Business ResourcesThe Real Issues Behind Diversity in Tech

Michael Ellison from

Ryan Carson
writes on December 10, 2018

We recently attended AfroTech and had the chance to catch up with Michael Ellison from He works tirelessly to address the problem of diversity in tech and so we asked him:

What are the misconceptions that companies have about diversity?

His answers have really stuck with us and we wanted to share them with you.

‘I saw a Tweet by a CEO of a 300-400 person company. He was patting himself on the back for diversity and said ‘Hey look at our diverse interns and I got them by not going to any of those shitty schools but focusing on the good ones, like Carnegie Mellon…

‘And I thought to myself this is what is wrong with how people are thinking about diversity in tech. Yes it is about bias across both gender and race but the underlying issue is about equity (creating a level playing field) so that people can reach their full potential regardless of what they look like, whether they are in a city or rural community, whether they come from a high-income or low-income background.’

‘What makes you most likely to get into a top school? Being wealthy.

What makes it most likely you’ll get into a top company? Coming from a top school.

If you are a high-achieving, low-income student it’s likely you won’t even go to college.

I’m excited about what you’re doing with apprenticeship programs with TalentPath because this gets to the heart of equity.’

‘For me, equity is the idea that there is a level playing field. You’re not overly hindered in your path to reach your potential. If you’re willing to put in the effort then barriers like income or access to resources won’t prevent you reaching a high level of success.’

‘You may come from a community where the norm is going to college. Or you may come from a community where the norm is becoming a drug dealer. You may come from a community where no-one is educated or if you do go to college you are the first generation to do so. In those situations, it’s really hard to make up for that gap. Our schools don’t do a very good job of closing the gap.’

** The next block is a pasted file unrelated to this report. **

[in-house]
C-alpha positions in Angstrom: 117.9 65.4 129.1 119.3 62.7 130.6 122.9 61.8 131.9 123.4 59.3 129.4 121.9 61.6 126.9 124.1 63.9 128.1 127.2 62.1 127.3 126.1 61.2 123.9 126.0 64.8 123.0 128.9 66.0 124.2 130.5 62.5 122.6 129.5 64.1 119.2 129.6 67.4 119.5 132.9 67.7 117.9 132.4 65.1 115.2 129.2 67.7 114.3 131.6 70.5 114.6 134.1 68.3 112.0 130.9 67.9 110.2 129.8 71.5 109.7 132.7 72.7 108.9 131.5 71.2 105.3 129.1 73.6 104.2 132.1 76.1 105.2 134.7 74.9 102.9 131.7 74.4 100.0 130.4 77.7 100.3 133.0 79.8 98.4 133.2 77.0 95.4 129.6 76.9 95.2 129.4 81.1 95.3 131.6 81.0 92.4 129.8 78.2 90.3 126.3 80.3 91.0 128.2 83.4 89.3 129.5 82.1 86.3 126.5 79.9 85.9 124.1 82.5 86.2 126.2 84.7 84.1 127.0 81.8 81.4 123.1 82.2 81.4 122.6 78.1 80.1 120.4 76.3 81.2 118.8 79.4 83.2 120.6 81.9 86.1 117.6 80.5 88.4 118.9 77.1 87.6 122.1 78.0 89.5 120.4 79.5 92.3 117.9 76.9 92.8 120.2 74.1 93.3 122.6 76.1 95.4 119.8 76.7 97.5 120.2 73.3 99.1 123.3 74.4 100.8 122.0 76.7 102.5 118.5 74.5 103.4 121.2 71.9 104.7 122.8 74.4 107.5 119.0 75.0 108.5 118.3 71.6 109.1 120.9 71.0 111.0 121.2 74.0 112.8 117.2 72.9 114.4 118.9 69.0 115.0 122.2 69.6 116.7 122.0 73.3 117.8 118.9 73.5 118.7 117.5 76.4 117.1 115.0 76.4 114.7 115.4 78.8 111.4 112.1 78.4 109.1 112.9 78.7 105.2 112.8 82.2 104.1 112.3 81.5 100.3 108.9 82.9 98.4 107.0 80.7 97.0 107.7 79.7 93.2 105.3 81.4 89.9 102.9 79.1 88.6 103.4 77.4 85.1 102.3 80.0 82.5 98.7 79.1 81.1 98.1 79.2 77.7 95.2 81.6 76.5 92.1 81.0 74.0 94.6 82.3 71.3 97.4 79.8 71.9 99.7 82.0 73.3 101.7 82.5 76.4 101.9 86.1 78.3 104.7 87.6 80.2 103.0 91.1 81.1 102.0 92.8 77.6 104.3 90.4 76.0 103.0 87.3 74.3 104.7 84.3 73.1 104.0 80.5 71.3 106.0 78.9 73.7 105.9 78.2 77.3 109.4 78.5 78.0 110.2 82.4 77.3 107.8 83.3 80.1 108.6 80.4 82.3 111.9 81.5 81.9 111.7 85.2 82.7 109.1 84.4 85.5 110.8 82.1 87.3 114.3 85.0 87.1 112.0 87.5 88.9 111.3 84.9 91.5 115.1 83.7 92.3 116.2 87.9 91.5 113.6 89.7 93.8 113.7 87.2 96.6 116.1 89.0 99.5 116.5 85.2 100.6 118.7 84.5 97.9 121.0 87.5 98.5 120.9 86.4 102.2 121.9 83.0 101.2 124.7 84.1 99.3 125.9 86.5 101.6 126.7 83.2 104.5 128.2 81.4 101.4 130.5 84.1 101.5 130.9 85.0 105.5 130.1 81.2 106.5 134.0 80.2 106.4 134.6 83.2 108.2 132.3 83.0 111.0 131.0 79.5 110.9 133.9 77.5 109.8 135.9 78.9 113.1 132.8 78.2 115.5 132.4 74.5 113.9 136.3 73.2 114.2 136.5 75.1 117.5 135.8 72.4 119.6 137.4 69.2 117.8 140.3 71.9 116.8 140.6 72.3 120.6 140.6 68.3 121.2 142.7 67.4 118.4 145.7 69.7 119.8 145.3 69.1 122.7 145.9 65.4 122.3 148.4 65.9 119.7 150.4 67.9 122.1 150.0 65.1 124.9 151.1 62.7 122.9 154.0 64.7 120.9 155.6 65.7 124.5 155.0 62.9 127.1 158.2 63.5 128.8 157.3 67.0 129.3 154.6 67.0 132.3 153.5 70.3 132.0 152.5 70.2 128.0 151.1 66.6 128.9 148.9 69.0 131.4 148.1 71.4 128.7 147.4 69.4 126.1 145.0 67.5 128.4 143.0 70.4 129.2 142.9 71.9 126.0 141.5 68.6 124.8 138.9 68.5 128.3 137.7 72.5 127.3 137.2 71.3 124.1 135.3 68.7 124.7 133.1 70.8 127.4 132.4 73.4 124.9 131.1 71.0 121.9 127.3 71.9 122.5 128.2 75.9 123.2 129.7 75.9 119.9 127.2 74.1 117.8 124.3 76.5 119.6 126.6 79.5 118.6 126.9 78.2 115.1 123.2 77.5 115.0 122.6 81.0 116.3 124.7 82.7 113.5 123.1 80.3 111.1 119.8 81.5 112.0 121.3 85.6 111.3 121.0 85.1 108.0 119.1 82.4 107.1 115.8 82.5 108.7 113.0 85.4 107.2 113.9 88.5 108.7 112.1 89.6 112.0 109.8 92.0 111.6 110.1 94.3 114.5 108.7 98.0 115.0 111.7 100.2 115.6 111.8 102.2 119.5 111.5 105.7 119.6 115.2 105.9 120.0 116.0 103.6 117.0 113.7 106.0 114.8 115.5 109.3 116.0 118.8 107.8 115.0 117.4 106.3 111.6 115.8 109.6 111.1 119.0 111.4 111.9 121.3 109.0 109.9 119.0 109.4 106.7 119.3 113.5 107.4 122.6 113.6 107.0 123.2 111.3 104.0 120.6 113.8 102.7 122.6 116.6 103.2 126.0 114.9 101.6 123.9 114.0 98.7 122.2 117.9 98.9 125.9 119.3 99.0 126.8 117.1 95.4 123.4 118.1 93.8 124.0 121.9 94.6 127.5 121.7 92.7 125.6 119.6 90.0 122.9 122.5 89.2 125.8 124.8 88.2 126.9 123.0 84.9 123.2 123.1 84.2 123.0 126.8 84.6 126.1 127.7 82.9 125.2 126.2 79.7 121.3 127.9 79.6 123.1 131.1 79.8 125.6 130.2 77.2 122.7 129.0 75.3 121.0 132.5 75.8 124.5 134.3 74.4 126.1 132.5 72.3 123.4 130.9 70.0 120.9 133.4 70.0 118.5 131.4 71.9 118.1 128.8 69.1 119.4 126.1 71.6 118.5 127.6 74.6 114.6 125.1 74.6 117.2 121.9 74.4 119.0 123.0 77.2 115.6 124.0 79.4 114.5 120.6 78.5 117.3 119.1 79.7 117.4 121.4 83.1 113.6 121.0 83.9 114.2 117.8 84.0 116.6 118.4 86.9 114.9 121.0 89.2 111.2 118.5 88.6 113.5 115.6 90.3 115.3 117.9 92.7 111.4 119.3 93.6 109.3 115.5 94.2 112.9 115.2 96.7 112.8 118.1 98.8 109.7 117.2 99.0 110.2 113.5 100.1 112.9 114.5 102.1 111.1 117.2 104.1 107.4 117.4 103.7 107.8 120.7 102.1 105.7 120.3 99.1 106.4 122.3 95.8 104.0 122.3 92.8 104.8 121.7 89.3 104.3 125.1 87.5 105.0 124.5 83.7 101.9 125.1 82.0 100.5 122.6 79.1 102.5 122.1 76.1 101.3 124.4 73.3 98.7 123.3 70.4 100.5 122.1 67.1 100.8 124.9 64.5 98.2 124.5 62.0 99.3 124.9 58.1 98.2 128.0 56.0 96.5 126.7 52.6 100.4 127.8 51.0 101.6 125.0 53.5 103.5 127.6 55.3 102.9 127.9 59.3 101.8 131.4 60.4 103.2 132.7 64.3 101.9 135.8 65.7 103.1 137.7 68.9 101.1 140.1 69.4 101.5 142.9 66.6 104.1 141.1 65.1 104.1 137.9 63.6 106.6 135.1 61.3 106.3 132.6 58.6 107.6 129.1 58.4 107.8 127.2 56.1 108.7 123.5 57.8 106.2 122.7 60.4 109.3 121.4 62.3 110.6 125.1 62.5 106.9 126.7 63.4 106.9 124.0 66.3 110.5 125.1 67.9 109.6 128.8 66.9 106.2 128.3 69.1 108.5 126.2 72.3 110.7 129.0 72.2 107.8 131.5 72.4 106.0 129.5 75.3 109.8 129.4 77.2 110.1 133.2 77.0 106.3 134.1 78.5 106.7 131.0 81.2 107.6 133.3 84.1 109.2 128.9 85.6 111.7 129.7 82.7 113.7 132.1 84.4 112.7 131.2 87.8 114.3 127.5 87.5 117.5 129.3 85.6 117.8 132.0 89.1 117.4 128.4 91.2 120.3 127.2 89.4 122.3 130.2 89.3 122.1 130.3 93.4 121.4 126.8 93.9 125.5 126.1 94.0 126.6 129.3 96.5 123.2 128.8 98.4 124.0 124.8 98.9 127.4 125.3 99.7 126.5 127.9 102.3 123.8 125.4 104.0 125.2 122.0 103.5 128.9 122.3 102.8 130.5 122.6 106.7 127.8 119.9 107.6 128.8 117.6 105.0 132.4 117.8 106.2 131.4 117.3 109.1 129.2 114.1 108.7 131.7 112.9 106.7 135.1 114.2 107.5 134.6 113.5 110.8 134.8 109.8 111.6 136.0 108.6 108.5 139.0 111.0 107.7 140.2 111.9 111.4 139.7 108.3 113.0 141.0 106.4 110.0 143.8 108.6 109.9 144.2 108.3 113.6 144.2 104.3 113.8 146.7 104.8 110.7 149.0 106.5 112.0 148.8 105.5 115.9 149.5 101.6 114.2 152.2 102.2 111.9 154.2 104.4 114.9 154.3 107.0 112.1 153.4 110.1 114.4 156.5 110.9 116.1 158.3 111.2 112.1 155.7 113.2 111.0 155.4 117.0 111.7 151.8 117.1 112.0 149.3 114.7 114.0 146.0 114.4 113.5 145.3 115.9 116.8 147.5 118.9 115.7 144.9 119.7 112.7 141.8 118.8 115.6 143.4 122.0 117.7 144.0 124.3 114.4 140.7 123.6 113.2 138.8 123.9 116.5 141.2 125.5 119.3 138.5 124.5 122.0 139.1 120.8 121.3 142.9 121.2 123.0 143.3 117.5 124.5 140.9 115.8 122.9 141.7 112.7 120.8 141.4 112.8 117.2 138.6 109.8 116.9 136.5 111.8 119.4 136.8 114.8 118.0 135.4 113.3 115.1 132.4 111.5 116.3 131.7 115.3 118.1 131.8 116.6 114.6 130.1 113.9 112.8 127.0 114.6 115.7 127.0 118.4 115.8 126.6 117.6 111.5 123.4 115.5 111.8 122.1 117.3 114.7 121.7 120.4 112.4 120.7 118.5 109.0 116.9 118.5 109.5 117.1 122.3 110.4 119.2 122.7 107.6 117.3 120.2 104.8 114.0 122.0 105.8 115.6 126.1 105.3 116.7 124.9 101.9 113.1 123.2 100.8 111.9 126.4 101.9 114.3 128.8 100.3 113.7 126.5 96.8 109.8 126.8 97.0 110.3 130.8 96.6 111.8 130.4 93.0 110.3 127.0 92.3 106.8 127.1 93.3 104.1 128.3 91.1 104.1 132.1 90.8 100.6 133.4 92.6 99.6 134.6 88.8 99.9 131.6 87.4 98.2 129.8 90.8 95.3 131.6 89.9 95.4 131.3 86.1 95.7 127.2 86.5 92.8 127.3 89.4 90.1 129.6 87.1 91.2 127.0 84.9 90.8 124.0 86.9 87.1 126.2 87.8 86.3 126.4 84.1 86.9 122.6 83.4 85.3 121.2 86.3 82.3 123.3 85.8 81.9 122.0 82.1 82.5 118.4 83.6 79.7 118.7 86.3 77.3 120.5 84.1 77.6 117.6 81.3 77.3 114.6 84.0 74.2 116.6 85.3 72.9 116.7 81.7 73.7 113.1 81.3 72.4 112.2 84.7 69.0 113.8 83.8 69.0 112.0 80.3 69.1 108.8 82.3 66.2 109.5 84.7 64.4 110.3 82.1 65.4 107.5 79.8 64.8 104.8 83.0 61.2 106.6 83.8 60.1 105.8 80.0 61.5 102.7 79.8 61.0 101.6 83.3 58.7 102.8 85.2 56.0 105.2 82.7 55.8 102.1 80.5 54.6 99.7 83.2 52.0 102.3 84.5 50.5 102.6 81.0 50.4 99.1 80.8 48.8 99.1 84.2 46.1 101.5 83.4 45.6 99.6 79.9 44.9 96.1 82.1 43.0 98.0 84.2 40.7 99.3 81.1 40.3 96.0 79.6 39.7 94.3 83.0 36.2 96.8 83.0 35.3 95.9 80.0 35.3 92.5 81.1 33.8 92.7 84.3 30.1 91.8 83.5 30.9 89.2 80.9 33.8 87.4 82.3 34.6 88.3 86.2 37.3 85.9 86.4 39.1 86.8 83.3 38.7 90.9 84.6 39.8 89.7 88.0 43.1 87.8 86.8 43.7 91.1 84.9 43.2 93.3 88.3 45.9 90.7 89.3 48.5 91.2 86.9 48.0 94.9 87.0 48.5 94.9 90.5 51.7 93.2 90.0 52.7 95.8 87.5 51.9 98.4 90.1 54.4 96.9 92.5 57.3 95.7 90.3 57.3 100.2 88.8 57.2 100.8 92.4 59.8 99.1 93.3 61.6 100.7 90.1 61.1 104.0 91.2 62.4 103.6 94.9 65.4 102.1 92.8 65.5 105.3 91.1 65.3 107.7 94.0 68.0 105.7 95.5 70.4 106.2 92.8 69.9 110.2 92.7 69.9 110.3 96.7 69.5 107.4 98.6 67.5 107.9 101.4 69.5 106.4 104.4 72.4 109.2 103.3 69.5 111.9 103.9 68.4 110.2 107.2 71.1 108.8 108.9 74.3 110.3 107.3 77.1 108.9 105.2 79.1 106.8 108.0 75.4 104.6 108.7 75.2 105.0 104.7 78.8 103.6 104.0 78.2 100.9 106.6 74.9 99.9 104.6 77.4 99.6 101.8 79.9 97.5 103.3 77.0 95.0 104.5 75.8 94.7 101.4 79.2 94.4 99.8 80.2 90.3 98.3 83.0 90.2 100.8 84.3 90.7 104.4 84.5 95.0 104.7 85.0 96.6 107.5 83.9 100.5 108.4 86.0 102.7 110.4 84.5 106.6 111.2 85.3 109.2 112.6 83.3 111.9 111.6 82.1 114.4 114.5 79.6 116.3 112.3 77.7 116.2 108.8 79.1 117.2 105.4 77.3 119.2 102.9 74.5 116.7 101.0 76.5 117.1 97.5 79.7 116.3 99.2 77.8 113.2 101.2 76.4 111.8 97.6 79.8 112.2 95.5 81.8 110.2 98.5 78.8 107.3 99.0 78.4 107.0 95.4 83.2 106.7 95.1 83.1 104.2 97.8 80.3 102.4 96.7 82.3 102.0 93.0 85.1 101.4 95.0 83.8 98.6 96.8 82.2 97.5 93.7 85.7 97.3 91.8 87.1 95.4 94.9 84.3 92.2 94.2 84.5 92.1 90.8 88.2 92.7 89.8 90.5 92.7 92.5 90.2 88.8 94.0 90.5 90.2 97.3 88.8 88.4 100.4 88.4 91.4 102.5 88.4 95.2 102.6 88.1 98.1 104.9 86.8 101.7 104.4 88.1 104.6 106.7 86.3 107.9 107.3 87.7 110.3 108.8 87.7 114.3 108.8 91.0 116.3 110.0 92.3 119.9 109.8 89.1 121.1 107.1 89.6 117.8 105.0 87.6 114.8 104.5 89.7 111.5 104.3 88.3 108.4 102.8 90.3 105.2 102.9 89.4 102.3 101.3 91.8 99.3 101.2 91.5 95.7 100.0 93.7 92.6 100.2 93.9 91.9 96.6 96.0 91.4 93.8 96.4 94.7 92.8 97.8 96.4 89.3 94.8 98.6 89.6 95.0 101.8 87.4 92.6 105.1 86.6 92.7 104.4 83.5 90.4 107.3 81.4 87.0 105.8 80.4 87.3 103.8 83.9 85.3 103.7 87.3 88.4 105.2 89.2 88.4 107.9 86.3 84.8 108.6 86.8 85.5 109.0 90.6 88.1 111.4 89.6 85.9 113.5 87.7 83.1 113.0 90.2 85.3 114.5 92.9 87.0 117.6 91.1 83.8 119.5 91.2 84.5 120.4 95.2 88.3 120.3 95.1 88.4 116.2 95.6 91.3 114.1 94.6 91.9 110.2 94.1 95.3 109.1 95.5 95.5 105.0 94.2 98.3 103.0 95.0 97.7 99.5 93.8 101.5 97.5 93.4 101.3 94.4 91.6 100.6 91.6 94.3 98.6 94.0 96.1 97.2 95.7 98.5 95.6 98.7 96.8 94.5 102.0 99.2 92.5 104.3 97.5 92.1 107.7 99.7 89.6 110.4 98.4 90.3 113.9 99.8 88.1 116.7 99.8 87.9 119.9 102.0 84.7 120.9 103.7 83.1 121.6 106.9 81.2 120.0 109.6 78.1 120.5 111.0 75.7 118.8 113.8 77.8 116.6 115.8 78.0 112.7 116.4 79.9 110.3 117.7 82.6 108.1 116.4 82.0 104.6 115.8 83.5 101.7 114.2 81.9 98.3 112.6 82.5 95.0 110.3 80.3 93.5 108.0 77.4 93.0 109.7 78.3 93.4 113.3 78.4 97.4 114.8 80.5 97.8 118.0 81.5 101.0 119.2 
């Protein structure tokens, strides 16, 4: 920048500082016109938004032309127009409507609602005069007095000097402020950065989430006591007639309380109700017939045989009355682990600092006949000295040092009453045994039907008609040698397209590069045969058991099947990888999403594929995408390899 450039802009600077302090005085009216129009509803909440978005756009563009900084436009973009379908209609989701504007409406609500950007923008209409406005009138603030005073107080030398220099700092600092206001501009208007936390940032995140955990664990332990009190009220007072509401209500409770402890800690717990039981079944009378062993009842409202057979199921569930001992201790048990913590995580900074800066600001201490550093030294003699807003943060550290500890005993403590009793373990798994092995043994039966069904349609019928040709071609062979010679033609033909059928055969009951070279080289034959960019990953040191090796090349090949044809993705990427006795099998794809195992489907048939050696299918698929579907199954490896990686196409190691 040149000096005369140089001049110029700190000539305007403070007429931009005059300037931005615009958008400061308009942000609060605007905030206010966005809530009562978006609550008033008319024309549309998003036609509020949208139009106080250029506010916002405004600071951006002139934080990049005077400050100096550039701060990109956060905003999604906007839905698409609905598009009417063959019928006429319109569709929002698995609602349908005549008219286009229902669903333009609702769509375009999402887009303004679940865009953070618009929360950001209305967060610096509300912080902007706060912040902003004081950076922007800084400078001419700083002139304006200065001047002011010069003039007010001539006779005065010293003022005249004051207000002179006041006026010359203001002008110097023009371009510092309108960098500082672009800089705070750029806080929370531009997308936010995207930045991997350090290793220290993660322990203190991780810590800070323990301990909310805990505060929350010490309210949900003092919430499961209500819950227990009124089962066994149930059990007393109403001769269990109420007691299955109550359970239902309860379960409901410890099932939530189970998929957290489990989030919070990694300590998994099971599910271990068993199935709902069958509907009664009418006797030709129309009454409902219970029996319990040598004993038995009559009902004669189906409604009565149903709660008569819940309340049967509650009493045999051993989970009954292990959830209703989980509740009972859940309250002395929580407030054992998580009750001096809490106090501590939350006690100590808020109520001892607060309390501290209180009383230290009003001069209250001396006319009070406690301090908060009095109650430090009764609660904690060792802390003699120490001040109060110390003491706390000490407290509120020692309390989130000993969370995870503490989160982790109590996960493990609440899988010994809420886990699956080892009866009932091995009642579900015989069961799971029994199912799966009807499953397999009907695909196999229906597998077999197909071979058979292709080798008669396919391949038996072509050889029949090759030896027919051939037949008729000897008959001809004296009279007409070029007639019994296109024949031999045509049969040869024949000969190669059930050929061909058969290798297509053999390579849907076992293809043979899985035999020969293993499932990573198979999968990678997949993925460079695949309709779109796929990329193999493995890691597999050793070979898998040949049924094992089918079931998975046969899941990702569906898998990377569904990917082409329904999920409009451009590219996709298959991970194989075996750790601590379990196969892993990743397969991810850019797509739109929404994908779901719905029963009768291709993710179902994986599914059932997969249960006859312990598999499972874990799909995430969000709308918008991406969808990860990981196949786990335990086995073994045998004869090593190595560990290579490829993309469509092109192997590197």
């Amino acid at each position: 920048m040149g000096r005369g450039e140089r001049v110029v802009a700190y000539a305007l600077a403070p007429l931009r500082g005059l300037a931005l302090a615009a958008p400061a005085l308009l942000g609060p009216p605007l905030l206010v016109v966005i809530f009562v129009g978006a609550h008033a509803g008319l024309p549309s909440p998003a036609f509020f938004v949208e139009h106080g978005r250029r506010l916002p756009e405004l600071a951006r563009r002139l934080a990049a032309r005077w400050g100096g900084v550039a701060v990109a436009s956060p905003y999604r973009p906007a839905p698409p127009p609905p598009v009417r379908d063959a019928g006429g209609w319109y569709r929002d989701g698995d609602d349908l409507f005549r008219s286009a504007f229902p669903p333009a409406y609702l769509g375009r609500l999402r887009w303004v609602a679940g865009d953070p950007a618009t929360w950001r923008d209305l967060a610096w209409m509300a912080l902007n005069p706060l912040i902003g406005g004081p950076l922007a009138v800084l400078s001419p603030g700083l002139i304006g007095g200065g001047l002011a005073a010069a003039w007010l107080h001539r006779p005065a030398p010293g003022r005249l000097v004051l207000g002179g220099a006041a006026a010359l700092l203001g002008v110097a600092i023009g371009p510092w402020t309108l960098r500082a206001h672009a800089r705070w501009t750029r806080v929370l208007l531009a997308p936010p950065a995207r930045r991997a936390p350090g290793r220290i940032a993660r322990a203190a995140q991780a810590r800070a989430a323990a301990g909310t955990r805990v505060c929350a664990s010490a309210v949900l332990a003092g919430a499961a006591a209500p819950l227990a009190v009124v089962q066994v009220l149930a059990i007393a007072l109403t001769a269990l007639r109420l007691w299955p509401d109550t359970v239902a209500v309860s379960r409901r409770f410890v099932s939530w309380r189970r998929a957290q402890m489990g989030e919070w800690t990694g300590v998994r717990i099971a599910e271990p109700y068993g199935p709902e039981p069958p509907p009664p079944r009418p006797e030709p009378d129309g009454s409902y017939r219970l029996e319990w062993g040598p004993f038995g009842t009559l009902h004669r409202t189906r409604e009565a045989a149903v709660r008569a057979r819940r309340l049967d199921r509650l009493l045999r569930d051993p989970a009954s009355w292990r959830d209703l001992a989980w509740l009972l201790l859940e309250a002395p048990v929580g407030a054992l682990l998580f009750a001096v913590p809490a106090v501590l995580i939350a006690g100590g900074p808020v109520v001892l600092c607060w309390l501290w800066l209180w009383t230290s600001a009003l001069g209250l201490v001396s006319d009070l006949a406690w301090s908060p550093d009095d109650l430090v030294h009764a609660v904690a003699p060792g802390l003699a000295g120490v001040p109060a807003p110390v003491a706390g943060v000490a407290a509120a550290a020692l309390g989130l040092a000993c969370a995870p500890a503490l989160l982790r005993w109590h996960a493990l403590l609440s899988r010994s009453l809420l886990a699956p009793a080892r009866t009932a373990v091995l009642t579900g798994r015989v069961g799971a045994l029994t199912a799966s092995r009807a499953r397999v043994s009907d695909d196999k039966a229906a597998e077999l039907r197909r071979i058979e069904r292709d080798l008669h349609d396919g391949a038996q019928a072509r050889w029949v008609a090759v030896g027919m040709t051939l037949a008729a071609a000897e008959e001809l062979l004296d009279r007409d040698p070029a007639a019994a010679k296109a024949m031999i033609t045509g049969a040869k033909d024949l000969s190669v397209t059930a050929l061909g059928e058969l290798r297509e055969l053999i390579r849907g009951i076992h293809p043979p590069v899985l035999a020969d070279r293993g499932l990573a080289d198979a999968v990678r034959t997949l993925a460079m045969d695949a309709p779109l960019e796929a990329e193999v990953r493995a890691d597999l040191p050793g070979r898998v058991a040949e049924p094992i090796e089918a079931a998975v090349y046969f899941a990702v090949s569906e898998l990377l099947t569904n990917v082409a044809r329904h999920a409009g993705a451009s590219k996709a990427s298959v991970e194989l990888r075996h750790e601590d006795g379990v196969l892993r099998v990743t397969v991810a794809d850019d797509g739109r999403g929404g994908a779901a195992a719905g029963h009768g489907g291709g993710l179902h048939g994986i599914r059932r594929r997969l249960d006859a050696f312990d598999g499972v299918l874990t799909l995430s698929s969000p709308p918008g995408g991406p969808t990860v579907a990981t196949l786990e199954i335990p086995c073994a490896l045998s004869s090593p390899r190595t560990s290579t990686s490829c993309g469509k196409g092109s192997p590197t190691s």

‘CodePath is a non-profit and we’re trying to transform Computer Science education in colleges. We’re in 23 colleges right now and we’ll be in 50 colleges and universities by Spring 2019.’

‘This is necessary because in the best colleges Intro to Computer Science is a ‘weed-out’ course. Look to your right, look to your left, only one of you is going to make it to the end of the week year.’

‘Combine that with an increase in interest in Computer Science education. Combine that with a nationwide shortage of Computer Science professors and then what’s taught is far from what’s expected by the industry then you have a tech industry with a huge shortage of technical talent.’

‘Then companies will ask, ‘well, did you go to a top school?’

‘If you attended [in their eyes] a weaker Computer Science program, where the professors may have no connection to the industry those companies are not even going to talk to you. Your resume is in a pile of 100,000 and so, regardless of your potential or learning speed you won’t be given an opportunity.’

‘Computer Science education is so broken that there is around a 60% dropout rate. For underrepresented groups that dropout rate jumps to 85-95%

And then tech companies are competing for the 5 or 6 students that have graduated from their preferred top college.’

‘This is simply not viable.’


Michael Ellison has founded 14 for-profit companies, three non-profits, and was a founding board member of Women Who Code one of the world’s largest organizations supporting professional female engineers. He was also a founding member of Segment which is one of Y Combinator’s highest-valued companies.


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